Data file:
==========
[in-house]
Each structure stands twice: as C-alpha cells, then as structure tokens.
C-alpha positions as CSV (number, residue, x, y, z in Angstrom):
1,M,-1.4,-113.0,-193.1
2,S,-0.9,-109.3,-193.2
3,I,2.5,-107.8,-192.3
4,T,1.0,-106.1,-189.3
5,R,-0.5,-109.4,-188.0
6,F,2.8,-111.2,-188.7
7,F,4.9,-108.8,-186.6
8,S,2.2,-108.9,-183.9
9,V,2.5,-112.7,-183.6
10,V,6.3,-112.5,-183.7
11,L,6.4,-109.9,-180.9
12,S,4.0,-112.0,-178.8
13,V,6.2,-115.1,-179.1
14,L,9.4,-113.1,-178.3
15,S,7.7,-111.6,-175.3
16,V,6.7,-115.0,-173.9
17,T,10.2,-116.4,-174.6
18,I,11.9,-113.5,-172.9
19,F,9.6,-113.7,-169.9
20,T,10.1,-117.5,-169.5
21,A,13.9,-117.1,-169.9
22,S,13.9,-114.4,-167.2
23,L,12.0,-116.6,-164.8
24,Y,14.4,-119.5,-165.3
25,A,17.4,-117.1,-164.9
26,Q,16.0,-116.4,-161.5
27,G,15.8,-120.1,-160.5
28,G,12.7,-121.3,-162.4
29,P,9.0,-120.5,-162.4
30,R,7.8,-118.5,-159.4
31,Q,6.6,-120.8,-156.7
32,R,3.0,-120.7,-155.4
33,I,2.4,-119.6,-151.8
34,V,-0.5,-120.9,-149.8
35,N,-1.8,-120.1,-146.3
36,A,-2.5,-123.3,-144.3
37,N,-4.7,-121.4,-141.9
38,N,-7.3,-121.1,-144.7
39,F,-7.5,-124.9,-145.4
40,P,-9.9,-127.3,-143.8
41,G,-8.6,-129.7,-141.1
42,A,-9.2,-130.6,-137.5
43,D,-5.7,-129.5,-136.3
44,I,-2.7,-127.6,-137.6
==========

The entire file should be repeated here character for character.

[in-house]
Each structure stands twice: as C-alpha cells, then as structure tokens.
C-alpha positions as CSV (number, residue, x, y, z in Angstrom):
1,M,-1.4,-113.0,-193.1
2,S,-0.9,-109.3,-193.2
3,I,2.5,-107.8,-192.3
4,T,1.0,-106.1,-189.3
5,R,-0.5,-109.4,-188.0
6,F,2.8,-111.2,-188.7
7,F,4.9,-108.8,-186.6
8,S,2.2,-108.9,-183.9
9,V,2.5,-112.7,-183.6
10,V,6.3,-112.5,-183.7
11,L,6.4,-109.9,-180.9
12,S,4.0,-112.0,-178.8
13,V,6.2,-115.1,-179.1
14,L,9.4,-113.1,-178.3
15,S,7.7,-111.6,-175.3
16,V,6.7,-115.0,-173.9
17,T,10.2,-116.4,-174.6
18,I,11.9,-113.5,-172.9
19,F,9.6,-113.7,-169.9
20,T,10.1,-117.5,-169.5
21,A,13.9,-117.1,-169.9
22,S,13.9,-114.4,-167.2
23,L,12.0,-116.6,-164.8
24,Y,14.4,-119.5,-165.3
25,A,17.4,-117.1,-164.9
26,Q,16.0,-116.4,-161.5
27,G,15.8,-120.1,-160.5
28,G,12.7,-121.3,-162.4
29,P,9.0,-120.5,-162.4
30,R,7.8,-118.5,-159.4
31,Q,6.6,-120.8,-156.7
32,R,3.0,-120.7,-155.4
33,I,2.4,-119.6,-151.8
34,V,-0.5,-120.9,-149.8
35,N,-1.8,-120.1,-146.3
36,A,-2.5,-123.3,-144.3
37,N,-4.7,-121.4,-141.9
38,N,-7.3,-121.1,-144.7
39,F,-7.5,-124.9,-145.4
40,P,-9.9,-127.3,-143.8
41,G,-8.6,-129.7,-141.1
42,A,-9.2,-130.6,-137.5
43,D,-5.7,-129.5,-136.3
44,I,-2.7,-127.6,-137.6